Sam Poser – Sterne Agee: Jim, can you tell us what the incremental value of that week moving from that last week of the second quarter is versus – that incremental gain of that week, what comping that is relative to the week that you lost at the beginning of the quarter?
James S. Gulmi – SVP, Finance and CFO: Yeah Sam, it’s in the range of probably 3% or 4%.
Sam Poser – Sterne Agee: Can you give us the dollar of what that is because – can you give us the dollar variance of that?
James S. Gulmi – SVP, Finance and CFO: It’s somewhere in the range of $15 million to $20 million…
Sam Poser – Sterne Agee: Then, do you think you’ve worked through the mix issues Bob, at Schuh and you had spoken some time ago about potential growth of that business outside of the U.K., where do you stand with that right now?
Robert J. Dennis – Chairman, President and CEO: Well, I’ll do the second one. We continue to examine what the possibilities, are. We’re not in a position to move – these guys, they still have their plates full with all the opportunity that they’re pursuing in the U.K. but we continue to both think and look and analyze what options might be for their next step up in growth. That’s really all I can say to that right now. On your first question, Sam, when you talk about mix issues at Schuh, I’m not sure exactly what you’re referencing.
Sam Poser – Sterne Agee: Well, you mentioned that it was traffic but also there was some margin. It was mentioned in the press release, there was some margin issues having to do with the mix over there, some adjustment in the mix. I just wanted to understand what that was.
Robert J. Dennis – Chairman, President and CEO: Yeah look, it’s simple Sam, we adhere to our vendors, suggested retail and not all vendors are the same in terms of the margin structure that that provides and so when certain brands gain a lot of share, it can shift the gross margin by 10 or 20 basis points. It’s not a huge thing.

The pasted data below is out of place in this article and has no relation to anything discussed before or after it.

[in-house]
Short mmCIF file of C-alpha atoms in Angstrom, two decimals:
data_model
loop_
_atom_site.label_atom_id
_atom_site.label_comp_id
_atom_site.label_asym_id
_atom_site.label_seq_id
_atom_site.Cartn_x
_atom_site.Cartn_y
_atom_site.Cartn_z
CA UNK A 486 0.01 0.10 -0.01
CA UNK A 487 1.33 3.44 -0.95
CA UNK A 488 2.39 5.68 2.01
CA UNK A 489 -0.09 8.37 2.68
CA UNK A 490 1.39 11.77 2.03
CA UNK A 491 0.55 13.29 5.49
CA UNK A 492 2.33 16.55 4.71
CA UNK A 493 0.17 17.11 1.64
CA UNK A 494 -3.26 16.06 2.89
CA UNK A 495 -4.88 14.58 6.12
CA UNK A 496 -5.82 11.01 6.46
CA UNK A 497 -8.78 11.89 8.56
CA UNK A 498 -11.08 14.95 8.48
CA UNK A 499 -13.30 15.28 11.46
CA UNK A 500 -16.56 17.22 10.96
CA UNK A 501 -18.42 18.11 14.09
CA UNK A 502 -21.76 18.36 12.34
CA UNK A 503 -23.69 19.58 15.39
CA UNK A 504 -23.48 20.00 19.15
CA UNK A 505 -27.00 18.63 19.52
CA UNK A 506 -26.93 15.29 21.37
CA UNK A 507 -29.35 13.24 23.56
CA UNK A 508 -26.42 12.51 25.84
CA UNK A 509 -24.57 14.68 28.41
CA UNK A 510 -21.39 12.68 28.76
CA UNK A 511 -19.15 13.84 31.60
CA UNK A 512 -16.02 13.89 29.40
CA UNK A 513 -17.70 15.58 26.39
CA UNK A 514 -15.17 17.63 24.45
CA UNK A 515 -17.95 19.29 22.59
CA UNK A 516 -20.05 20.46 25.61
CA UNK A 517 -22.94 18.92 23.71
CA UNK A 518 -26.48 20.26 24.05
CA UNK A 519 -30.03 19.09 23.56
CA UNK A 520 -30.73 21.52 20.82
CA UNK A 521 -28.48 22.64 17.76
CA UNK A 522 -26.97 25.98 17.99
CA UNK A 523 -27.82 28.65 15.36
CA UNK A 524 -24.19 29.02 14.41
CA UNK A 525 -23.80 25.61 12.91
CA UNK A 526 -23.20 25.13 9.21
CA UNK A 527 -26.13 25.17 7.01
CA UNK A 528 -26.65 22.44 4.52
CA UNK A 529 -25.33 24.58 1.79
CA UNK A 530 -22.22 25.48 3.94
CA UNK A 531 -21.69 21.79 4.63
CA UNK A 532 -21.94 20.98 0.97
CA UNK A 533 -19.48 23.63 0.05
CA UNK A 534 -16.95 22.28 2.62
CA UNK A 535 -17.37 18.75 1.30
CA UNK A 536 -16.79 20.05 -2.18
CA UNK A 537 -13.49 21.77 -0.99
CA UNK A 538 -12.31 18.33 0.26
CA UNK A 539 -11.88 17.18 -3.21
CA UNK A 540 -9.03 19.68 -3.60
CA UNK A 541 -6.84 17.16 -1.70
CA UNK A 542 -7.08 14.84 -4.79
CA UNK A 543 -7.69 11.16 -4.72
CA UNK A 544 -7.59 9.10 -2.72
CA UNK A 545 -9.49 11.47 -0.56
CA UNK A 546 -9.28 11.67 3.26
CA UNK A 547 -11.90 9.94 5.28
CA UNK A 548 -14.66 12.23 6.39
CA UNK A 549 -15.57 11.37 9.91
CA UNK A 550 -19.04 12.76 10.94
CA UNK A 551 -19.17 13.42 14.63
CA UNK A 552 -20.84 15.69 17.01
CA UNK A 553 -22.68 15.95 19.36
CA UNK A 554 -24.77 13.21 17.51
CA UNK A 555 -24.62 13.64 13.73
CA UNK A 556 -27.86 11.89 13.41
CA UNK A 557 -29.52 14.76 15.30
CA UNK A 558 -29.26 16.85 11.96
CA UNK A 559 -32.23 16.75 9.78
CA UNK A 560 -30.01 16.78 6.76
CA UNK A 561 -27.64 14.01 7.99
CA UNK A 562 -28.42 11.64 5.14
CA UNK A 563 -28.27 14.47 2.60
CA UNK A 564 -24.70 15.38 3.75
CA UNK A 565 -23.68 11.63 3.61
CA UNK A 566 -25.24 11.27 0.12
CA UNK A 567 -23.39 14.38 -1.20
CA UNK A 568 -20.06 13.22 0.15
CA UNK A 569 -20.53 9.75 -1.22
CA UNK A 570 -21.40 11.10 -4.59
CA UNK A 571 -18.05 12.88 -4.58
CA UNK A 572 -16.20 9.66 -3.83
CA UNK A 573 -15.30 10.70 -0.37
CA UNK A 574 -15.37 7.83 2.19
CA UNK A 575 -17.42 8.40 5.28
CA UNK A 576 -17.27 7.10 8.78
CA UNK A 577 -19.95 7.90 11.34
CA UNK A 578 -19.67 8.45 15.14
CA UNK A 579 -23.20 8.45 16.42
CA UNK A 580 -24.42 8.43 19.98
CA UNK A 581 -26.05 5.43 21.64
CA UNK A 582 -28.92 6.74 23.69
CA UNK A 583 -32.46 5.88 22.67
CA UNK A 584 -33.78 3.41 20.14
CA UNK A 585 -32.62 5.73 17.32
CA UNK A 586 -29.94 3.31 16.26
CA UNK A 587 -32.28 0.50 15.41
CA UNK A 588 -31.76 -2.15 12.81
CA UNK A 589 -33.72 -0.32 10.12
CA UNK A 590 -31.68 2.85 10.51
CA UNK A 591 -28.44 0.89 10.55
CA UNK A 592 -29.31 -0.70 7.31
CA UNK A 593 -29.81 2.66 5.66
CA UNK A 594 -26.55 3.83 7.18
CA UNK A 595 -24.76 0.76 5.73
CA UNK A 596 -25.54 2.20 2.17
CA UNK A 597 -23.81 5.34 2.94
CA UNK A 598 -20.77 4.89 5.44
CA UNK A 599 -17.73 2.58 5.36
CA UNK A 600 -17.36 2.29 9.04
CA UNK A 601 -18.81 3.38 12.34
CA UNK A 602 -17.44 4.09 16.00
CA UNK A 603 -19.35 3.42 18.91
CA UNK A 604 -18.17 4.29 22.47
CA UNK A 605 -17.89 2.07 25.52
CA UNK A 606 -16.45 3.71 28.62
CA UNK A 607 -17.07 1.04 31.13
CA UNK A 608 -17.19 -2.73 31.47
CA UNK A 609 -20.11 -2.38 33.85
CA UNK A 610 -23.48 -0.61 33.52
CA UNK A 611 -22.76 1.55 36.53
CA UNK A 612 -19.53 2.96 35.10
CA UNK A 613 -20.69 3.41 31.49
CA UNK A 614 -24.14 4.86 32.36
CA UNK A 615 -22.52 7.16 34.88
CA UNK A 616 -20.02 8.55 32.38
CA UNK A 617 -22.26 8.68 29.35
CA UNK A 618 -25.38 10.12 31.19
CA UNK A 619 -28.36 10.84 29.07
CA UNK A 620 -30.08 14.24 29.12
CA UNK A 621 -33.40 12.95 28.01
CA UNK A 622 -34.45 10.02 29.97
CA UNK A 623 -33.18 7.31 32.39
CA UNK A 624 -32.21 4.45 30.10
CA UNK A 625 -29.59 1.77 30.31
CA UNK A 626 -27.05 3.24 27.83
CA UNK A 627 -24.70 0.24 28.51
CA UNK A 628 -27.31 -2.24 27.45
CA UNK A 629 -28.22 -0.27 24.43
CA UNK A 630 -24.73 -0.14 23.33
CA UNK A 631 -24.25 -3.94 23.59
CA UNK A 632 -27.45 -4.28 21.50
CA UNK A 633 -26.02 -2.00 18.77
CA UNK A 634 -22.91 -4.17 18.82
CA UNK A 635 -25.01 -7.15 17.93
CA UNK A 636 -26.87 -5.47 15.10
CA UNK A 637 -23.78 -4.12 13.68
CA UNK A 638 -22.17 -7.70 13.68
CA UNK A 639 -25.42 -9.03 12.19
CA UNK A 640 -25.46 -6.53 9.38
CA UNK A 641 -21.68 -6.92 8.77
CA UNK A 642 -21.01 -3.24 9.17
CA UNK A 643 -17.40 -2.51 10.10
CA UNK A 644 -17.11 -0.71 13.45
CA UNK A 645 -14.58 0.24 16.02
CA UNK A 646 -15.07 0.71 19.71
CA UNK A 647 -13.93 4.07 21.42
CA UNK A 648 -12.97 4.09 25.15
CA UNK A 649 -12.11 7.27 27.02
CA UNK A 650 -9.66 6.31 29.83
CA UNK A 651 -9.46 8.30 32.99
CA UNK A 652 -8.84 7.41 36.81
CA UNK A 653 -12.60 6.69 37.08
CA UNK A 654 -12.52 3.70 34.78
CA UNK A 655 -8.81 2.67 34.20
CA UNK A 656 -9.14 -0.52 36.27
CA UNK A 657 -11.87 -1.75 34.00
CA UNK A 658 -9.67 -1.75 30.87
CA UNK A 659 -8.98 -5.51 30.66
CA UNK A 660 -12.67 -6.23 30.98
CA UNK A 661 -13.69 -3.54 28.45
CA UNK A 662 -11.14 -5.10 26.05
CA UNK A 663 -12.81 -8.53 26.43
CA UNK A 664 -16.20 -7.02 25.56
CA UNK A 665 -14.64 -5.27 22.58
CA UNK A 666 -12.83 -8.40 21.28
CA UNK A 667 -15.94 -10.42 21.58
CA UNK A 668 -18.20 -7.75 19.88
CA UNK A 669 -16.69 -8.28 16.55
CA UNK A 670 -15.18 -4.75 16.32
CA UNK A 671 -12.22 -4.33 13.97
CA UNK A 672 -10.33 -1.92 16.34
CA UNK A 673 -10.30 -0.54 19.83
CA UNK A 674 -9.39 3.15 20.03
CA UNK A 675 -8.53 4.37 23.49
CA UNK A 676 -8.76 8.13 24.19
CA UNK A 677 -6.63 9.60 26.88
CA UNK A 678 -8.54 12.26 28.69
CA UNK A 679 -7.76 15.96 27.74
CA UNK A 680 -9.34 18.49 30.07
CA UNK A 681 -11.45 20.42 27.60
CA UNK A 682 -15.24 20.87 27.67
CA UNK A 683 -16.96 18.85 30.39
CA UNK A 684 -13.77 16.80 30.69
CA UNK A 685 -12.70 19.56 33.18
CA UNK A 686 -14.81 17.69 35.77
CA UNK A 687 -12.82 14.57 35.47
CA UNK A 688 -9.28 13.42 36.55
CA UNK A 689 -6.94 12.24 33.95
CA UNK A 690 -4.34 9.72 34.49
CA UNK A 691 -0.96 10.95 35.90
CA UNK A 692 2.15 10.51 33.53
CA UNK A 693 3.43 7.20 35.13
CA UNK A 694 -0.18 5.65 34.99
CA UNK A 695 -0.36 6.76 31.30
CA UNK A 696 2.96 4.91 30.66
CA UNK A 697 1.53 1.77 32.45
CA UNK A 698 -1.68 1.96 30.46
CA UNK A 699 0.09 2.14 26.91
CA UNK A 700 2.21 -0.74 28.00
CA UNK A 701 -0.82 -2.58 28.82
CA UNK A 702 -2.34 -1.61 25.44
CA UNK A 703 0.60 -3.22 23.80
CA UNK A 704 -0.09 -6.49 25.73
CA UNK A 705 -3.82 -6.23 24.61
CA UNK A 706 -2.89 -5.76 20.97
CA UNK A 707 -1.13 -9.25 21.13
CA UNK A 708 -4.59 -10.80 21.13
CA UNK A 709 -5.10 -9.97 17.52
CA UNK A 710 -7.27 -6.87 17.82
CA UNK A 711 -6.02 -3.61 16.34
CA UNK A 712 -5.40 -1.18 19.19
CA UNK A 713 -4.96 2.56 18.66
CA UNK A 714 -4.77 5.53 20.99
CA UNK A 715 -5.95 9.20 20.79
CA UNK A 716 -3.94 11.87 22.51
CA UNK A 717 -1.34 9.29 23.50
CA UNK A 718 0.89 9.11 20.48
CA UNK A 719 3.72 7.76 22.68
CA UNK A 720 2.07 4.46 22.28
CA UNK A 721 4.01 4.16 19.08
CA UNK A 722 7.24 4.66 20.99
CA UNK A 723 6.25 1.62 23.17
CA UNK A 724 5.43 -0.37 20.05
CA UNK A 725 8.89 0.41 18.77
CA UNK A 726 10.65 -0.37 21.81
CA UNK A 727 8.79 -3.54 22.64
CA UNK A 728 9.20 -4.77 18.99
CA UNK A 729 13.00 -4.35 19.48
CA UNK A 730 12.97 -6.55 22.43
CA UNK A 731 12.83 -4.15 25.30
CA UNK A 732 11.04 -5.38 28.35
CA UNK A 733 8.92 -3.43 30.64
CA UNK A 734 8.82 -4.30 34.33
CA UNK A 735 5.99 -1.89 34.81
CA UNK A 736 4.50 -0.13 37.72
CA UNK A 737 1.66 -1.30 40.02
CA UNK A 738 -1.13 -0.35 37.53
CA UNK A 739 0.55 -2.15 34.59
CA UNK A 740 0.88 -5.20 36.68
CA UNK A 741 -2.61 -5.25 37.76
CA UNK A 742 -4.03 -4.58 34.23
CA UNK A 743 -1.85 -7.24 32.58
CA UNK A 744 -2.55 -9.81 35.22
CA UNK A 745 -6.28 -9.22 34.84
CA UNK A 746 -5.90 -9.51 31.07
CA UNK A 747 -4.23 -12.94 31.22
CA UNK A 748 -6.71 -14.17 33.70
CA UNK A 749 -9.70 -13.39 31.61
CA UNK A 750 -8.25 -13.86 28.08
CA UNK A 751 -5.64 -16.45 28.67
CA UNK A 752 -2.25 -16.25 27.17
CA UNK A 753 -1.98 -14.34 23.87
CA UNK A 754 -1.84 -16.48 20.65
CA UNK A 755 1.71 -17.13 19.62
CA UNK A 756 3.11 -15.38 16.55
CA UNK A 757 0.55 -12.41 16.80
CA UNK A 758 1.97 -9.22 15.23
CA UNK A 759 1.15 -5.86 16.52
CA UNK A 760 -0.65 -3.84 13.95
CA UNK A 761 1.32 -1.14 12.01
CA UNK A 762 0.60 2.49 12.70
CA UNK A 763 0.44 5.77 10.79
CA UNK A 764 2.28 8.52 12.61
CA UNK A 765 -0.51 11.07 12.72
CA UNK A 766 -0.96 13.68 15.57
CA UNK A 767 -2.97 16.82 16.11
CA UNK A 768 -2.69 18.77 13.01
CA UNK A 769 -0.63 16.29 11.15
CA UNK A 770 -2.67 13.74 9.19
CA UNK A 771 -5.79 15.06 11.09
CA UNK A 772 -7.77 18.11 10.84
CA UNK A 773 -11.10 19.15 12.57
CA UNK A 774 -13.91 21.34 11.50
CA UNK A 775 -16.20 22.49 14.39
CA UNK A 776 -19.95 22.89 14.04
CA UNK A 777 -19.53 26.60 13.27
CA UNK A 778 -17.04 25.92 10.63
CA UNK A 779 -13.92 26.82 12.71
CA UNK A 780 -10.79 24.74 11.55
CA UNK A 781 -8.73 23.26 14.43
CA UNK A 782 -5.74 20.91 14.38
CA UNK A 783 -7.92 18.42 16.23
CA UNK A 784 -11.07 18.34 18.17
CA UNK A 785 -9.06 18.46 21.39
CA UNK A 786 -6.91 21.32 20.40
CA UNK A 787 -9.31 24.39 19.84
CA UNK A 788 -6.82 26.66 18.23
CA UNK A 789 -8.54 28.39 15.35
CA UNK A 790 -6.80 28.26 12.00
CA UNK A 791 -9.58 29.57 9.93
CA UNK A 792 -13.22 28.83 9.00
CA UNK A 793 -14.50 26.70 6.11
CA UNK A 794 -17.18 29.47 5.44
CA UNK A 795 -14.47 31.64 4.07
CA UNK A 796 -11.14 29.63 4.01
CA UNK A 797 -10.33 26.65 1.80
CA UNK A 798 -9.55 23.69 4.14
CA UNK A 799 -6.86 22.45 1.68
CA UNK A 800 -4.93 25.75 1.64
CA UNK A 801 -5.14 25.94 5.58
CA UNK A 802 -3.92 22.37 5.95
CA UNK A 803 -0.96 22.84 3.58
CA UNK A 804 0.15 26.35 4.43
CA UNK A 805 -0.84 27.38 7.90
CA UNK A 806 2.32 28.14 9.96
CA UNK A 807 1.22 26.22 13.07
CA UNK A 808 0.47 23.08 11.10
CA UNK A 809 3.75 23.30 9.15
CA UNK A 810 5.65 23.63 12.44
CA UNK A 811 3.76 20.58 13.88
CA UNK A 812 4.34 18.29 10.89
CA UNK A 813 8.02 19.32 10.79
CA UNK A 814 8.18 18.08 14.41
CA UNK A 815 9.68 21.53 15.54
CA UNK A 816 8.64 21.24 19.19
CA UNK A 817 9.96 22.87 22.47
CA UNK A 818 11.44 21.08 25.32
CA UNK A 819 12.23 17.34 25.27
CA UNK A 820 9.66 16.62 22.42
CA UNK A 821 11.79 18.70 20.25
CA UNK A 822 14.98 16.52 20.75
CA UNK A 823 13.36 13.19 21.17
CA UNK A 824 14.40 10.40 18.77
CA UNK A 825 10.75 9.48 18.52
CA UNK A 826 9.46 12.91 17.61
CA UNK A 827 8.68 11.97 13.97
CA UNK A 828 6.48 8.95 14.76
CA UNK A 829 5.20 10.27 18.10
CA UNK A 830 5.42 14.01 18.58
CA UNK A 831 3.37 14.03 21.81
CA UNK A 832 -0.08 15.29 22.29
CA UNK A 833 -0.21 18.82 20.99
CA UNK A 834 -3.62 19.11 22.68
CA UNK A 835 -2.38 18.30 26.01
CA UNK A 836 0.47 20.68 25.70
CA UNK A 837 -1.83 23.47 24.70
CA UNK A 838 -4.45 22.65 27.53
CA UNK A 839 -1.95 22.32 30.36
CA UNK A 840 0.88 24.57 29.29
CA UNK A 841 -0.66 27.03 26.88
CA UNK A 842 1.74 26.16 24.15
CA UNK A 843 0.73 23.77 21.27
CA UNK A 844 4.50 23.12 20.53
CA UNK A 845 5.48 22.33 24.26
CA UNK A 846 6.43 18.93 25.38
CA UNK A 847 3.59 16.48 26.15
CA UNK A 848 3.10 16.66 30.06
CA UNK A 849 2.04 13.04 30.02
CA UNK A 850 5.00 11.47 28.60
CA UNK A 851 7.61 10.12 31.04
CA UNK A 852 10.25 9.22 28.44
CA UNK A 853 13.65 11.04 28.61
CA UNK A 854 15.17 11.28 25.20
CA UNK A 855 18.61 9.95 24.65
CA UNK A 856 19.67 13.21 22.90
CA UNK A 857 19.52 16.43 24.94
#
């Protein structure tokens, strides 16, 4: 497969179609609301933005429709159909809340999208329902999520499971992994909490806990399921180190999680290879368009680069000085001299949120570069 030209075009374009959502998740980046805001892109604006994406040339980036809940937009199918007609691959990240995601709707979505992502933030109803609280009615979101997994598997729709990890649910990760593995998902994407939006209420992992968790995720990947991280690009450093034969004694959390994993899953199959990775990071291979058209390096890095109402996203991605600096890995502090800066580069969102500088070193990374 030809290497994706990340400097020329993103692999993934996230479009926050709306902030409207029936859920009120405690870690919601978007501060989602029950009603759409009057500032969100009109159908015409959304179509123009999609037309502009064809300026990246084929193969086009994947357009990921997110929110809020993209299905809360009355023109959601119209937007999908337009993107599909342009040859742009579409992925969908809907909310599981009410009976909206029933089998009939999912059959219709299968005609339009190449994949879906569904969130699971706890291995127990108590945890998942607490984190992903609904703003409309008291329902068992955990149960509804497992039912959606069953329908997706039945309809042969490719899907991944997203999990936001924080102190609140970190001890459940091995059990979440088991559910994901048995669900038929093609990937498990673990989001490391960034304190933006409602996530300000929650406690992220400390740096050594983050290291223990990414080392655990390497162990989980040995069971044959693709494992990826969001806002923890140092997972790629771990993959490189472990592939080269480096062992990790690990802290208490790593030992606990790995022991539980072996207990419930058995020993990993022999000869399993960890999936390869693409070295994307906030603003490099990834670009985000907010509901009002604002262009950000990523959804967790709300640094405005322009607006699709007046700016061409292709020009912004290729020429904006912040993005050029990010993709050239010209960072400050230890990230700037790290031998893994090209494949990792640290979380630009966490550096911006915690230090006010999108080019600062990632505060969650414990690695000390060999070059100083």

Sam Poser – Sterne Agee: Then Jim, lastly, I assume that you can get a lot more leverage in the second quarter even on a lower comp than you can on the third and a higher comp, because of the shift. Am I thinking about that correctly?
James S. Gulmi – SVP, Finance and CFO: Well, we obviously get added contribution improved contribution on the incremental sales and as I said earlier incremental sales from the shift is $15 million to $20 million. So, there will be a higher margin contribution from that.
Robert J. Dennis – Chairman, President and CEO: But the other thing Sam, keep in mind that the offset to that is, in terms of the way our year-over-year bonus accruals affect business it is likely that the swing in the first quarter will be the biggest one of all, just because we booked a lot of bonus first quarter last year. That’s a pretty big factor when we look at our SG&A, leverage…
Sam Poser – Sterne Agee: But I mean taking that out of that scenario you’re going to – you are basically going to – I mean you are going to lose that $15 million to $20 million in the third quarter. So and that would – and those – so relative to one and other the flow through on a lower comp, if the comp was flat both quarters you would leverage the comp in Q2 and delever it significantly in Q3, correct?
Robert J. Dennis – Chairman, President and CEO: If you just move that money not a lot of expense moves with the sales. So it is a straight flow-through equation that says the profits off of those sales pretty much move from third quarter to second quarter. You’re correct about that before you get into the bonus thing.
James S. Gulmi – SVP, Finance and CFO: But as Bob said earlier that there also is in the – this year the bonus accrual adjustment was the greatest by far in the first quarter. So that is in fact going the other way. To answer your question we are getting to this, I think is that, yes, we do expect to get some leverage in the second quarter and third actually, a little bit in the third.
Robert J. Dennis – Chairman, President and CEO: That’s because the comparisons are – that has to do with the easier comparisons too.
James S. Gulmi – SVP, Finance and CFO: And for the comp increasing potentially.